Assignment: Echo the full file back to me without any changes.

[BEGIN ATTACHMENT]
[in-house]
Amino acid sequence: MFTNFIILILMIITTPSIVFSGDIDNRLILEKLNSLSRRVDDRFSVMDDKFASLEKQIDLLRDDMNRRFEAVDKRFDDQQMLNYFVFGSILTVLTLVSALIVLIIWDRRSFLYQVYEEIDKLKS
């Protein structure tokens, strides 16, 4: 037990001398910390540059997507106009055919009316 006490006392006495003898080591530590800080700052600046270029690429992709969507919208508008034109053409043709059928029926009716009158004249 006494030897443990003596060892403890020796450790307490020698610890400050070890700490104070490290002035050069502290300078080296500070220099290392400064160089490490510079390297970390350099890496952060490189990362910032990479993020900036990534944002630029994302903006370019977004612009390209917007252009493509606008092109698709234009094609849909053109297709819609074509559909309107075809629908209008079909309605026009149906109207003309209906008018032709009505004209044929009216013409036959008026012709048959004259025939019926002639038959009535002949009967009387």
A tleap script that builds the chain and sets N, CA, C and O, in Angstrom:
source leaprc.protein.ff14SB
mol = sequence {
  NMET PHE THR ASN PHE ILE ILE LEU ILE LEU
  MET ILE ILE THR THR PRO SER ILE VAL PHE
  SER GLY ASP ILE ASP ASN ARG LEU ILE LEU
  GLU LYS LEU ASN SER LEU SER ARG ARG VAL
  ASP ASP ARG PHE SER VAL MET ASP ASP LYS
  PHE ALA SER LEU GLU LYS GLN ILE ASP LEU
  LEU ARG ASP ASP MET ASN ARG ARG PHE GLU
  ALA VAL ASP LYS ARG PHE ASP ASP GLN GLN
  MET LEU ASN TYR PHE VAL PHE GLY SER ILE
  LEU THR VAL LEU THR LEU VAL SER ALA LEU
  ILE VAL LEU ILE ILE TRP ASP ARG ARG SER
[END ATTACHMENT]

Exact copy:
[in-house]
Amino acid sequence: MFTNFIILILMIITTPSIVFSGDIDNRLILEKLNSLSRRVDDRFSVMDDKFASLEKQIDLLRDDMNRRFEAVDKRFDDQQMLNYFVFGSILTVLTLVSALIVLIIWDRRSFLYQVYEEIDKLKS
């Protein structure tokens, strides 16, 4: 037990001398910390540059997507106009055919009316 006490006392006495003898080591530590800080700052600046270029690429992709969507919208508008034109053409043709059928029926009716009158004249 006494030897443990003596060892403890020796450790307490020698610890400050070890700490104070490290002035050069502290300078080296500070220099290392400064160089490490510079390297970390350099890496952060490189990362910032990479993020900036990534944002630029994302903006370019977004612009390209917007252009493509606008092109698709234009094609849909053109297709819609074509559909309107075809629908209008079909309605026009149906109207003309209906008018032709009505004209044929009216013409036959008026012709048959004259025939019926002639038959009535002949009967009387």
A tleap script that builds the chain and sets N, CA, C and O, in Angstrom:
source leaprc.protein.ff14SB
mol = sequence {
  NMET PHE THR ASN PHE ILE ILE LEU ILE LEU
  MET ILE ILE THR THR PRO SER ILE VAL PHE
  SER GLY ASP ILE ASP ASN ARG LEU ILE LEU
  GLU LYS LEU ASN SER LEU SER ARG ARG VAL
  ASP ASP ARG PHE SER VAL MET ASP ASP LYS
  PHE ALA SER LEU GLU LYS GLN ILE ASP LEU
  LEU ARG ASP ASP MET ASN ARG ARG PHE GLU
  ALA VAL ASP LYS ARG PHE ASP ASP GLN GLN
  MET LEU ASN TYR PHE VAL PHE GLY SER ILE
  LEU THR VAL LEU THR LEU VAL SER ALA LEU
  ILE VAL LEU ILE ILE TRP ASP ARG ARG SER